One last thing, I know of several shops that convert to R134A by
recovering all the R12, adding 4-6 ounces of Ester oil, and charging
with R134A. No other changes. I don't have the balls for that but they
say it works and works for years. They just don't admit that this is
what they do because this is a real profit center for them.
Wind Wings and Screens
I have made the following colored wings:
Solid - Black, White, Light Blue, Dark Blue, Brown
See thru - Light Green, Gray, Smoked copper, Blue.
But I could get other colors. All the hardware to install the wings are made of stainless steel.
Of course if you have wings you must have screens. The screens
I make have an aluminum frame and
fiberglass screen mess and are self contained.
If you are interested, you can reach me by
or phone (765) 522-3241
By the way, I am on the digest. I am usually several days
behind in reading the posts.
101 Way West Airpark
Bainbridge IN 46105
Climate Control Fan Switch "off" Modification
Fresh Air Vents
Air Conditioning Upgrades
Major change occurred in two year increments, with the best being the '77/'78 coaches. After our recommended maintenance/up-grades we were happy with the Dash A/C operation. Sealing the doors to separate the Hot from the Cold is a small job with big pay back. Also, converting the A/C into a completely air recirculation system was the biggest pay back. A simple 10 minute job for all systems except for the coaches that have the added "Air Horn" to the center/bottom dash. This system is called the "Type II" system & requires more work to achieve some Air recirculation...a half-day job, but worth it.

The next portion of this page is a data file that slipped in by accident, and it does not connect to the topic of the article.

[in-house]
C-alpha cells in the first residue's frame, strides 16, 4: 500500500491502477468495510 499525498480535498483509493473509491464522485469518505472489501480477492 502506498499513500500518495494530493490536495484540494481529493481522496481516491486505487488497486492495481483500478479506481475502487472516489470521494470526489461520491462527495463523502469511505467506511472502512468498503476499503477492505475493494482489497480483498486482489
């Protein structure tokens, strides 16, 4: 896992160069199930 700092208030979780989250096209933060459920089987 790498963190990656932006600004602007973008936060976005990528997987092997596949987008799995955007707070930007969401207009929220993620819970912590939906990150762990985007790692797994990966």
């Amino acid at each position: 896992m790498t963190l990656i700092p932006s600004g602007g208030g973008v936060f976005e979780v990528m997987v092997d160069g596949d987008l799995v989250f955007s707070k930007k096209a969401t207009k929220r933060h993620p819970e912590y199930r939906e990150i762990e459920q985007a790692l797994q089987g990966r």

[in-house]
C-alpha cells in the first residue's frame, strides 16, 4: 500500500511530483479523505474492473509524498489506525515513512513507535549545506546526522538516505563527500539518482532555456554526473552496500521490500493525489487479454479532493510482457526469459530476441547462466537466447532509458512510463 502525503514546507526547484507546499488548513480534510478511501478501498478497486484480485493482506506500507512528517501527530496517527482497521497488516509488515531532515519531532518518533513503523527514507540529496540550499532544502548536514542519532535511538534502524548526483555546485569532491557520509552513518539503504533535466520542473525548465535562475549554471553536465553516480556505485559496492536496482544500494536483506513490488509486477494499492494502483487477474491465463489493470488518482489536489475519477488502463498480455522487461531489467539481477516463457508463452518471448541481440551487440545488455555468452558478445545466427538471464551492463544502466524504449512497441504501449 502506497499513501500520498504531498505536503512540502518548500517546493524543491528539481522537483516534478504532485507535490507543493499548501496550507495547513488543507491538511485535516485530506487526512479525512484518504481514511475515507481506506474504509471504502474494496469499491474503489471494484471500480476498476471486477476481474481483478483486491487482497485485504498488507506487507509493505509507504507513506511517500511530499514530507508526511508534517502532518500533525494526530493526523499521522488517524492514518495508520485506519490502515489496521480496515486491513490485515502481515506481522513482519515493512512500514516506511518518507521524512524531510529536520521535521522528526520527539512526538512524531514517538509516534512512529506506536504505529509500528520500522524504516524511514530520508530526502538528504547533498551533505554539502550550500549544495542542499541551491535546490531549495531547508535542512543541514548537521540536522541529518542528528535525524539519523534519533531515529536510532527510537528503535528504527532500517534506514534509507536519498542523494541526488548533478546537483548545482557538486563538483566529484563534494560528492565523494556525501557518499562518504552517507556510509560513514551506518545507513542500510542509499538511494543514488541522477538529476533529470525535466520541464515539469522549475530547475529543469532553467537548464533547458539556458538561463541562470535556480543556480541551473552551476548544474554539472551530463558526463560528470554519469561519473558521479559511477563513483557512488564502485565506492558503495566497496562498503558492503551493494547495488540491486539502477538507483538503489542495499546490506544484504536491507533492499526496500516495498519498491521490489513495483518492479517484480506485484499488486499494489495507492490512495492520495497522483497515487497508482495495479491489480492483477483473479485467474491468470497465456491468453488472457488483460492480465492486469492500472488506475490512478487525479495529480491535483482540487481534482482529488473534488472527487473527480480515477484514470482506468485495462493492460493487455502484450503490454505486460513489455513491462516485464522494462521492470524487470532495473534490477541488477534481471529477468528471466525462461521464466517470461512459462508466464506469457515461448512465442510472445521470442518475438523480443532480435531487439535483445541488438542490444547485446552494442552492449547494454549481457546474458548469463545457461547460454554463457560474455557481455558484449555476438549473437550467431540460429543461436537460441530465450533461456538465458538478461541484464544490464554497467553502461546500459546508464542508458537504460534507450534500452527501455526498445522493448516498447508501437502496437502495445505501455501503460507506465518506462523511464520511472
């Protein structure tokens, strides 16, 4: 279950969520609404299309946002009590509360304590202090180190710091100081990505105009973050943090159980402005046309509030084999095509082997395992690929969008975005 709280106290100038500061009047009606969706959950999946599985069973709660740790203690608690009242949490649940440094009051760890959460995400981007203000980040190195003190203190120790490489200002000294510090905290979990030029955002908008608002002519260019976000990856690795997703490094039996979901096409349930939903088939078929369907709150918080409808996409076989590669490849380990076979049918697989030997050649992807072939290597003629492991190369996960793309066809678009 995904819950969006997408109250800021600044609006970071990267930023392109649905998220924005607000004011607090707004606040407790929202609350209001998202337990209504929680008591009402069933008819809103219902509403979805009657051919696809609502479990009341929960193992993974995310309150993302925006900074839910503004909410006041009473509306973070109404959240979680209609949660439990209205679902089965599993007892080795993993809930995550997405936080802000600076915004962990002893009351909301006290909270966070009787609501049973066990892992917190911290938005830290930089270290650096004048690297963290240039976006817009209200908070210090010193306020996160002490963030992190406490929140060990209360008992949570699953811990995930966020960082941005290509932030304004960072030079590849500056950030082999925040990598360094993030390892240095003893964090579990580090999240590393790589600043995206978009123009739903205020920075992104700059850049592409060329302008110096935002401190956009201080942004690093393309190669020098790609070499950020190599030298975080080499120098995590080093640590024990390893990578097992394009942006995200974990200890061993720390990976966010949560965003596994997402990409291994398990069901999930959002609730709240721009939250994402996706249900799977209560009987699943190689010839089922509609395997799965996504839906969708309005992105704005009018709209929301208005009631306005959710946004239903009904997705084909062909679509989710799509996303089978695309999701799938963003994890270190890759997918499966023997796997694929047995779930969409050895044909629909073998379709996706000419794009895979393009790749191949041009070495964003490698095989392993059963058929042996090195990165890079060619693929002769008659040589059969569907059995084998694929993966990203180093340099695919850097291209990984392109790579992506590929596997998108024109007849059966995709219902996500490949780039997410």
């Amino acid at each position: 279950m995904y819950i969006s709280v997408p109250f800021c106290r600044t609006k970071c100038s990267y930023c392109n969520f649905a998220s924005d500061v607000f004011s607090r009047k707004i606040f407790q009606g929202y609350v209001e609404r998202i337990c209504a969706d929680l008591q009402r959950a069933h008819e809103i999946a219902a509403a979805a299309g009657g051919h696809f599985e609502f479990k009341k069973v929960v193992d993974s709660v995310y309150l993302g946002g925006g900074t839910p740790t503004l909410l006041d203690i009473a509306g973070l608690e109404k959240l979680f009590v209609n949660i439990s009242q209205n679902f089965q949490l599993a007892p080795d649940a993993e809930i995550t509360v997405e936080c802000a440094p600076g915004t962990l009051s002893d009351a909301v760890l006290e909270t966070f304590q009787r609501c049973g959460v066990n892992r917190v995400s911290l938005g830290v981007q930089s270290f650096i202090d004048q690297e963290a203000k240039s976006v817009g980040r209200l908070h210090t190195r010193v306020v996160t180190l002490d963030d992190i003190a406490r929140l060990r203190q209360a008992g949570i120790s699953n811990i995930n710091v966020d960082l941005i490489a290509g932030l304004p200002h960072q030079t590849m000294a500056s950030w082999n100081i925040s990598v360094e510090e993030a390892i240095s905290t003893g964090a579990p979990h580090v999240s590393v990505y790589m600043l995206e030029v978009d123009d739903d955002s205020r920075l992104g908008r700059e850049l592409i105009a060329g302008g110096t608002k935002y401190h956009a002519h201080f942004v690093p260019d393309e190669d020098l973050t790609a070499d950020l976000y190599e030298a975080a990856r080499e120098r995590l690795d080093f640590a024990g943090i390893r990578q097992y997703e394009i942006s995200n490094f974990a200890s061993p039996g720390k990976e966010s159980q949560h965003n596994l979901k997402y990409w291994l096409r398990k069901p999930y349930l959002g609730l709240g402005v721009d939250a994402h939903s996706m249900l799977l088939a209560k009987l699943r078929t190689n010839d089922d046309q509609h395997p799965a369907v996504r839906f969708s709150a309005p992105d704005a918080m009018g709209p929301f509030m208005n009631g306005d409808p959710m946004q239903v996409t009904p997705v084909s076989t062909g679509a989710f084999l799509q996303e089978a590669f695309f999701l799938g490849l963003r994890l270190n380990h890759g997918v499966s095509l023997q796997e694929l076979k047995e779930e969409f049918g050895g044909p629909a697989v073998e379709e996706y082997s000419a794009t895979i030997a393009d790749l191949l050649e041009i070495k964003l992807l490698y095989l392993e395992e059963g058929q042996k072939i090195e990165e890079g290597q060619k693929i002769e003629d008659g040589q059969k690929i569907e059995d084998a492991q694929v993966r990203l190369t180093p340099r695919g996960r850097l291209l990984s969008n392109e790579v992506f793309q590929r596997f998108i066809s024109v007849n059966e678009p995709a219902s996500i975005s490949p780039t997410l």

With my Privacy Drape closed behind the Pilot/Co-Pilot seats, recirculate mode, outside air at 100 degrees, I am able to obtain 38 degree air out of my center a/c duct. After a while, it gets too cold & we open slightly the drapes to get the desired cooling. Needless to say, we are now happy w/our a/c system. The Dash A/C can not cool the entire coach on a Hot Day (above 100 degrees), but does a great job of cooling the cockpit area.
In some cases, only adjustment of the Temperature Door for full
closure makes a significant difference in cooling. Shutting off the Hot
Water from flowing thru the Heater while in the A/C mode is also very
helpful. The adjustment is located behind the Control Panel as an
in-cable adjustment. Adjust for full Temperature Door closure as